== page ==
If you want to learn about carbon pricing, Adele Morris is the person to talk to. She is a senior fellow and policy director for Climate and Energy Economics at the Brookings Institution. Her research informs critical decisions related to climate change, energy, and tax policy. She is a leading global expert on the design of carbon pricing policies. Before joining Brookings in July 2008, she worked with the Joint Economic Committee (JEC) of the U.S. Congress, where she advised members and staff on economic, energy, and environmental policy. She holds a Ph.D. in Economics from Princeton University, an M.S. in Mathematics from the University of Utah, and a B.A. from Rice University.

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July 2018 Monthly Meeting w/ Adele Morris of the Brookings Institution

July 14, 2018

If you want to learn about carbon pricing, Adele Morris is the person to talk to. She is a senior fellow and policy director for Climate and Energy Economics at the Brookings Institution. Her research informs critical decisions related to climate change, energy, and tax policy. She is a leading global expert on the design of carbon pricing policies. Before joining Brookings in July 2008, she worked with the Joint Economic Committee (JEC) of the U.S. Congress, where she advised members and staff on economic, energy, and environmental policy. She holds a Ph.D. in Economics from Princeton University, an M.S. in Mathematics from the University of Utah, and a B.A. from Rice University.

Watch Now:

CCU: The World Bank’s 2018 State and Trends in Carbon Pricing Report

July 3, 2018

 

In May 2018, the World Bank released its newest 2018 edition of the annual State & Trends of Carbon Pricing Report and Citizens’ Climate University offered a special webinar for any interested CCL supporter who wanted to tune in live from its annual Advanced Climate Policy Camp taking place at American University in Washington, DC.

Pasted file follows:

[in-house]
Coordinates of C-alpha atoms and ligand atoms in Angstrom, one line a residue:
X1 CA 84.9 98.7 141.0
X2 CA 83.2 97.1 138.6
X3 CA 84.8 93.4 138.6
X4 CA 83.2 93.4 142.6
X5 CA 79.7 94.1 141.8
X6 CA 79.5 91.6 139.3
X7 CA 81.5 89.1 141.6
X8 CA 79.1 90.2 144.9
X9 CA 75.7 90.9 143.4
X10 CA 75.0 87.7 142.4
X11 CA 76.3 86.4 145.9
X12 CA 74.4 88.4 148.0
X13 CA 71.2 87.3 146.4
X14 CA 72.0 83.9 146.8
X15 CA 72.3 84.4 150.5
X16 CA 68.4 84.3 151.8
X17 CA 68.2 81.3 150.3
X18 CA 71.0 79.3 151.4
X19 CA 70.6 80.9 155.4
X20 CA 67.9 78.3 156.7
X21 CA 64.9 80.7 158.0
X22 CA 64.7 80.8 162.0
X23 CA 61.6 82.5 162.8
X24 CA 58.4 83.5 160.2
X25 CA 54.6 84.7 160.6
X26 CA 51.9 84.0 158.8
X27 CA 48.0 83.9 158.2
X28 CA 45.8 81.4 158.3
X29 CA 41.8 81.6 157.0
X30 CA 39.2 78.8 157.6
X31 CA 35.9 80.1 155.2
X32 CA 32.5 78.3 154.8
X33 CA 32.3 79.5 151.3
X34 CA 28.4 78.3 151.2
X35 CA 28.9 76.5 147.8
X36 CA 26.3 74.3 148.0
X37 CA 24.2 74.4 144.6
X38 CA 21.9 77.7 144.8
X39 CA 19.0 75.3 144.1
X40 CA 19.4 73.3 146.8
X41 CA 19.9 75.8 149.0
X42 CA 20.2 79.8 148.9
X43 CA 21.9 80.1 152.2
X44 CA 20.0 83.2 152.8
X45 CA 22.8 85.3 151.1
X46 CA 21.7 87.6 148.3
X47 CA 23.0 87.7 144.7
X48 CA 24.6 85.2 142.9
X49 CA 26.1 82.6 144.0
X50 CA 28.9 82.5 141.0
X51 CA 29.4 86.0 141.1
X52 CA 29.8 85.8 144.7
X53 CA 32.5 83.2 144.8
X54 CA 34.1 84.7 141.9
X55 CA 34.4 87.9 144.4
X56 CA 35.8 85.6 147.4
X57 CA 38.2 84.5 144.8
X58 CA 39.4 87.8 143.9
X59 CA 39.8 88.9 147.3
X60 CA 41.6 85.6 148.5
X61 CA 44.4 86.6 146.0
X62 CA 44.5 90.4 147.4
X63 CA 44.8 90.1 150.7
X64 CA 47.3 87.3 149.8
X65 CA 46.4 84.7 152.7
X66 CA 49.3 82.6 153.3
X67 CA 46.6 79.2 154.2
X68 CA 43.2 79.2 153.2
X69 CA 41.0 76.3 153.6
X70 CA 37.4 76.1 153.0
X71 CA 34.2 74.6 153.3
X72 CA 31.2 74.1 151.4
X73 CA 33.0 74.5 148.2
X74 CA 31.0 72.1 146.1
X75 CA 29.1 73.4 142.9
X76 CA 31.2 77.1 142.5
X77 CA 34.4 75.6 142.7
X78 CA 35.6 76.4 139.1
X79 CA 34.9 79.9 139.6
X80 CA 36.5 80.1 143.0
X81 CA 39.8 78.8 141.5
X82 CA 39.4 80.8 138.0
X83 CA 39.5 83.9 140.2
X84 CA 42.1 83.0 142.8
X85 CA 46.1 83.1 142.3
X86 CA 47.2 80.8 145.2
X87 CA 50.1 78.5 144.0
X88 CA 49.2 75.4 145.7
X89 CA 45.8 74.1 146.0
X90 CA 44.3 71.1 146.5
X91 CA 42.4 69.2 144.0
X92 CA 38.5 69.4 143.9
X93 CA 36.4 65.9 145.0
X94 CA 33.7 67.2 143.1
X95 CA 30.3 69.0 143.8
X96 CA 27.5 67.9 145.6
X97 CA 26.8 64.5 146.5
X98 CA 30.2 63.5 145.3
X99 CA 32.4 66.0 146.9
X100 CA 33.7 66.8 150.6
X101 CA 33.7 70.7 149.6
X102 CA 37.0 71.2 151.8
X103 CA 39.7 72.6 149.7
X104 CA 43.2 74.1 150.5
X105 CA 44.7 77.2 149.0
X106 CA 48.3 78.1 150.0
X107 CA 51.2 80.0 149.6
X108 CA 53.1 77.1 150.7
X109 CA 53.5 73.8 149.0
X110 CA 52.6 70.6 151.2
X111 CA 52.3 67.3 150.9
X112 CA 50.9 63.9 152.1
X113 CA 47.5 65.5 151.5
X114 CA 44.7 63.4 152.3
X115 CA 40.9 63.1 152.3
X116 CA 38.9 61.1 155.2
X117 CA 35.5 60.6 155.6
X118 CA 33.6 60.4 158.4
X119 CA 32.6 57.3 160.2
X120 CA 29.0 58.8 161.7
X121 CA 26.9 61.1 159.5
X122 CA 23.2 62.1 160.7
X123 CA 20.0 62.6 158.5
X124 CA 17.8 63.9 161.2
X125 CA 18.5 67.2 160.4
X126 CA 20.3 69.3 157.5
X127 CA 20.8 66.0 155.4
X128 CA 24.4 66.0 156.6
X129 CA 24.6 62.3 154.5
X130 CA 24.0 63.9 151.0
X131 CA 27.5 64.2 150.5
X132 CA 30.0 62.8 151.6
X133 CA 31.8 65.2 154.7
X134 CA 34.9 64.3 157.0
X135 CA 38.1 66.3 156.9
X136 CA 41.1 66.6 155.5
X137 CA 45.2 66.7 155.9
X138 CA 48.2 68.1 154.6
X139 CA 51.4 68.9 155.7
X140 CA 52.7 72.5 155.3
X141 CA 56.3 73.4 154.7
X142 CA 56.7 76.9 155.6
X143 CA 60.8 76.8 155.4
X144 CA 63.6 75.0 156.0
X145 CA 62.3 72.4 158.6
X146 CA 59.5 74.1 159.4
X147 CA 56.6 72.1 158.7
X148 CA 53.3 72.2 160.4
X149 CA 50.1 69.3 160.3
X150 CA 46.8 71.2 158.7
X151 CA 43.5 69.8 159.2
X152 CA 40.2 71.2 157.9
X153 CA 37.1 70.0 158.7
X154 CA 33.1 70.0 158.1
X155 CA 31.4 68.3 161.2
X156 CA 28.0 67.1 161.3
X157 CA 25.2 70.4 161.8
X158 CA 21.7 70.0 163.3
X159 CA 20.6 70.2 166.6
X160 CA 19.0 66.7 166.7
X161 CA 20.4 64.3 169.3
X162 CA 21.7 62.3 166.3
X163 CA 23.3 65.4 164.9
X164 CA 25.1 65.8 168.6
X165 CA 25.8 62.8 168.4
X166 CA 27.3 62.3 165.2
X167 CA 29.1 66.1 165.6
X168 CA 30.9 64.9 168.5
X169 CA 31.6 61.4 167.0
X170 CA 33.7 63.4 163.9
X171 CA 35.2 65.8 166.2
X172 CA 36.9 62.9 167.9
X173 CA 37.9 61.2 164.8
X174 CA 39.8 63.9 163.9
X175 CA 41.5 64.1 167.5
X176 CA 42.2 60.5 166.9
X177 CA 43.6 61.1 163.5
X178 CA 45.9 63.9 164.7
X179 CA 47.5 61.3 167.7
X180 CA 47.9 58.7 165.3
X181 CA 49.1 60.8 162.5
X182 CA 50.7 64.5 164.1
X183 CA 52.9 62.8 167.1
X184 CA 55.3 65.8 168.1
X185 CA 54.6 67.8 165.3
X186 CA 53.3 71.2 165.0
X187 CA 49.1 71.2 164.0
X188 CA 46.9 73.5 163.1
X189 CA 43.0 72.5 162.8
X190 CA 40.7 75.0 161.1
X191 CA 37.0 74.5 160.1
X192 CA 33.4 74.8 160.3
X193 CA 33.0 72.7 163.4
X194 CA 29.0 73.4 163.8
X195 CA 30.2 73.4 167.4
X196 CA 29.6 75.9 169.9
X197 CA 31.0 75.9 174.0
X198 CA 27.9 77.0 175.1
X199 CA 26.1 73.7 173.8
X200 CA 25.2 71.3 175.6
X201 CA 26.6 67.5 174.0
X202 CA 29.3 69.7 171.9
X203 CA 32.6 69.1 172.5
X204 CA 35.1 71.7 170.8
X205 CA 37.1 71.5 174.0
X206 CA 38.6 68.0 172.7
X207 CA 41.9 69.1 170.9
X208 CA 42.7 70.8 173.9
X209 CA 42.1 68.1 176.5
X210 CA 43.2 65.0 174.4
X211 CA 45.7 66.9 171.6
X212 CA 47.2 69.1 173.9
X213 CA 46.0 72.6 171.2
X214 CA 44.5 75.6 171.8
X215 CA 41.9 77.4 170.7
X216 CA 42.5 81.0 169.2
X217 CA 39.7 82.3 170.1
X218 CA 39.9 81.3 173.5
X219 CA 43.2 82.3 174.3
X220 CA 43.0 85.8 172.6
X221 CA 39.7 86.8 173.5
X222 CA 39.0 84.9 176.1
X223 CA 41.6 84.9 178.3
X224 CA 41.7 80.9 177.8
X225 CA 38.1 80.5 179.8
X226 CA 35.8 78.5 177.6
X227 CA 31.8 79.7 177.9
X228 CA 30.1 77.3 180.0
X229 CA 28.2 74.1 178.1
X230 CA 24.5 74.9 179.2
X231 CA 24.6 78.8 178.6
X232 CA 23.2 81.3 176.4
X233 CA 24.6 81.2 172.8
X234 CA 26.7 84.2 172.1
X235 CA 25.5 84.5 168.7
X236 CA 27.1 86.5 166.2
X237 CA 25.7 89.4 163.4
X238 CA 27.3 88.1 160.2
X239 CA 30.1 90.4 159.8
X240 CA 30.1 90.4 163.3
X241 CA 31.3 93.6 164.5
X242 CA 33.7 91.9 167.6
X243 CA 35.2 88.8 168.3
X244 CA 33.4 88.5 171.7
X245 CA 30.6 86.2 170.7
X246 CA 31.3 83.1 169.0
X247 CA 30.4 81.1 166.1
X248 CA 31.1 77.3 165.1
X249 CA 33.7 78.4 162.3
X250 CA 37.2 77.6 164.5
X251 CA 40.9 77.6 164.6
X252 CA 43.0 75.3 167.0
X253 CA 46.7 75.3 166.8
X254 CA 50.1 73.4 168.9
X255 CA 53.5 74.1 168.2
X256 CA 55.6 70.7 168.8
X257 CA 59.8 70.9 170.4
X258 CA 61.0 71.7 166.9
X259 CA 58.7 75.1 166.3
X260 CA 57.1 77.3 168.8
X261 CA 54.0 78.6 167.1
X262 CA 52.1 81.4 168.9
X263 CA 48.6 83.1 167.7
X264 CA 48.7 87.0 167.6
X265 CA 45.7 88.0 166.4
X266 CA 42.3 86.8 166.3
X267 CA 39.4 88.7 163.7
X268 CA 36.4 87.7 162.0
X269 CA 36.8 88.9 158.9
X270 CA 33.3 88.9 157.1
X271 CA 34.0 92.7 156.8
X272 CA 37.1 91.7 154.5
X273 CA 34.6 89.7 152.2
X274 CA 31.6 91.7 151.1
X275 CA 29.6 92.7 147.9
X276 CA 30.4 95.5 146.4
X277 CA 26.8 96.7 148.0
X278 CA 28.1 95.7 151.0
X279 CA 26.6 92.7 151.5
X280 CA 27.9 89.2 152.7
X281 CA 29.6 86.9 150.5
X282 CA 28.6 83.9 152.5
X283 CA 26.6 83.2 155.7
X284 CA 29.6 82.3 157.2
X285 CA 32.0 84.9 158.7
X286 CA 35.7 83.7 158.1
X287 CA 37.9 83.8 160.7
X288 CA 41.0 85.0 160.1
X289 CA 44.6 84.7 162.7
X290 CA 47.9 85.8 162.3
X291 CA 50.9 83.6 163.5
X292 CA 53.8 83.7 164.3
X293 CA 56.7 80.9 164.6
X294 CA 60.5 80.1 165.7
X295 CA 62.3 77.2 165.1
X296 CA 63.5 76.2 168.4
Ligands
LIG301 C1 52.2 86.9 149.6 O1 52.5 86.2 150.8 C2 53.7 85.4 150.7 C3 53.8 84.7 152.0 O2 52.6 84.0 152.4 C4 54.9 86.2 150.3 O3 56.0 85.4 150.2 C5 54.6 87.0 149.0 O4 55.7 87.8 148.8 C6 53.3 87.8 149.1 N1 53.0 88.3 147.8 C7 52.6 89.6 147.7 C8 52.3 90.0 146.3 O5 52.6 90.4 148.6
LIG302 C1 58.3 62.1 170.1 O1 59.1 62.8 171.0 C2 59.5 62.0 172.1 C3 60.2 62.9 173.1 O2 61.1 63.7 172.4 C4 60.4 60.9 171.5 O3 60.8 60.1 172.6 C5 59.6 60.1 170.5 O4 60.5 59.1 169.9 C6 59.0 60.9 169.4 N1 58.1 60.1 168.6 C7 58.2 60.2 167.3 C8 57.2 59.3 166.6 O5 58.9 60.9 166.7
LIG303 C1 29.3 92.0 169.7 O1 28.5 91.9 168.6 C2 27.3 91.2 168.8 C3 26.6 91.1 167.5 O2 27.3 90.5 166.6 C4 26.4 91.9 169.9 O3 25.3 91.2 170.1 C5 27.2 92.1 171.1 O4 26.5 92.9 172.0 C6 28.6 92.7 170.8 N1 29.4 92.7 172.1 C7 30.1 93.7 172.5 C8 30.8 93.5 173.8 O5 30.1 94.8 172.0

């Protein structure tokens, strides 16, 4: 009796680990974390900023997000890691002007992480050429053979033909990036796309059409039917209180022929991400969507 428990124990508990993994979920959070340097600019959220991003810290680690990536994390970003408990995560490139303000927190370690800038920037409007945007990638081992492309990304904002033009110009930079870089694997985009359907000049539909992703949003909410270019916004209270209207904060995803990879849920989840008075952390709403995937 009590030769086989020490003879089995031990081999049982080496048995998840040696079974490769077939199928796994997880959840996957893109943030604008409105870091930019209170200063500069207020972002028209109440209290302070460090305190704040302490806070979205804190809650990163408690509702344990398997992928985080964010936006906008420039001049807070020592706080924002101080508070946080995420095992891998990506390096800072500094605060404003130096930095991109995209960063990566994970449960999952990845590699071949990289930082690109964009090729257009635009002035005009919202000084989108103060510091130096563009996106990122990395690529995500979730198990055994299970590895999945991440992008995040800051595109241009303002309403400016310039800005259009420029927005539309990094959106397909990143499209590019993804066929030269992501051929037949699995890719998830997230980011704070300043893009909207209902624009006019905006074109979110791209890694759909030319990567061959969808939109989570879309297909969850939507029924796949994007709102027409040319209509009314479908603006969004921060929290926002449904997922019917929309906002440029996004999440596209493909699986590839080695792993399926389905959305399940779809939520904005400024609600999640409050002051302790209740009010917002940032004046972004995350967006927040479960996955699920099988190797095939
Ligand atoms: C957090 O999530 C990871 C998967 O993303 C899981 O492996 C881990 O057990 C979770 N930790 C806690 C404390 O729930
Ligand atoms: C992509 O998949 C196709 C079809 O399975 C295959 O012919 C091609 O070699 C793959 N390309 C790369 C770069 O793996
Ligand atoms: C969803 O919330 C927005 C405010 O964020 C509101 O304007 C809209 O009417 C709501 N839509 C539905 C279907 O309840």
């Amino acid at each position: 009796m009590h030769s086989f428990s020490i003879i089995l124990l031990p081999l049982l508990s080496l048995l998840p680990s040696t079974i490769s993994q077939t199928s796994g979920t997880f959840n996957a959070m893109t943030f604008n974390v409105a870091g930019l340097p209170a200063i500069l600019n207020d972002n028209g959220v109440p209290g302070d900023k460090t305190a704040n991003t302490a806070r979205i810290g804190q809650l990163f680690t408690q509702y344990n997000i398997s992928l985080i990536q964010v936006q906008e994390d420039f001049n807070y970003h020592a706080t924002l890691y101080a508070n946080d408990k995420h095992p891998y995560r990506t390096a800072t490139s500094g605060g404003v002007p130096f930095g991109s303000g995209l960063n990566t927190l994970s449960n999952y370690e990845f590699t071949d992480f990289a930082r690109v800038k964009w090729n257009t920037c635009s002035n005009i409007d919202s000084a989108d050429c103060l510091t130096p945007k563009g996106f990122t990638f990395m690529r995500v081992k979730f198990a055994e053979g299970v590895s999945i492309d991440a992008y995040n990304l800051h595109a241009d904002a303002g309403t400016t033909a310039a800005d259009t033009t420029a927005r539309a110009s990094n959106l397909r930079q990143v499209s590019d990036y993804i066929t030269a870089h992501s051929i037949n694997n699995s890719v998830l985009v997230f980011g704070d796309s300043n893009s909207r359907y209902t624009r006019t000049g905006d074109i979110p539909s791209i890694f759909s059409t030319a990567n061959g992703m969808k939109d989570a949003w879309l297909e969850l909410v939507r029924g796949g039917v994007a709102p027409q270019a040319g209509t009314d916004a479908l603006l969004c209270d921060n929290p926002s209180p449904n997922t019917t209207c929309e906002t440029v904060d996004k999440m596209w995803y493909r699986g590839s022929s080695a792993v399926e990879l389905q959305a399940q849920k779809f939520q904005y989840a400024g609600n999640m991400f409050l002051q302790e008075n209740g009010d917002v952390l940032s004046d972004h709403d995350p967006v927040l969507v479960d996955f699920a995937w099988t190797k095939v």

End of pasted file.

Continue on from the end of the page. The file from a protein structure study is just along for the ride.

Join Dominik Englert, World Bank Economist, in a webinar that walks through three learning goals:

1. describing updates to carbon pricing initiatives happening on various levels (subnational, national, regional, international);

2. identifying trends and anticipating future requirements for carbon pricing initiatives;

3. understanding the international context in which governments consider and discuss the use of carbon pricing.

Watch Now:

CCU: The World Bank’s 2018 State and Trends in Carbon Pricing Report (Audio)

July 3, 2018

Audio Only: In May 2018, the World Bank released its newest 2018 edition of the annual State & Trends of Carbon Pricing Report and Citizens’ Climate University offered a special webinar for any interested CCL supporter who wanted to tune in live from its annual Advanced Climate Policy Camp taking place at American University in Washington, DC.

Join Dominik Englert, World Bank Economist, in a webinar that walks through three learning goals:

1. describing updates to carbon pricing initiatives happening on various levels (subnational, national, regional, international);

2. identifying trends and anticipating future requirements for carbon pricing initiatives;

3. understanding the international context in which governments consider and discuss the use of carbon pricing.

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CC Radio Ep 25 Race, Pollution, Justice — Brentin Mock, Tyree Daye, Dr. Natasha DeJarnett

June 23, 2018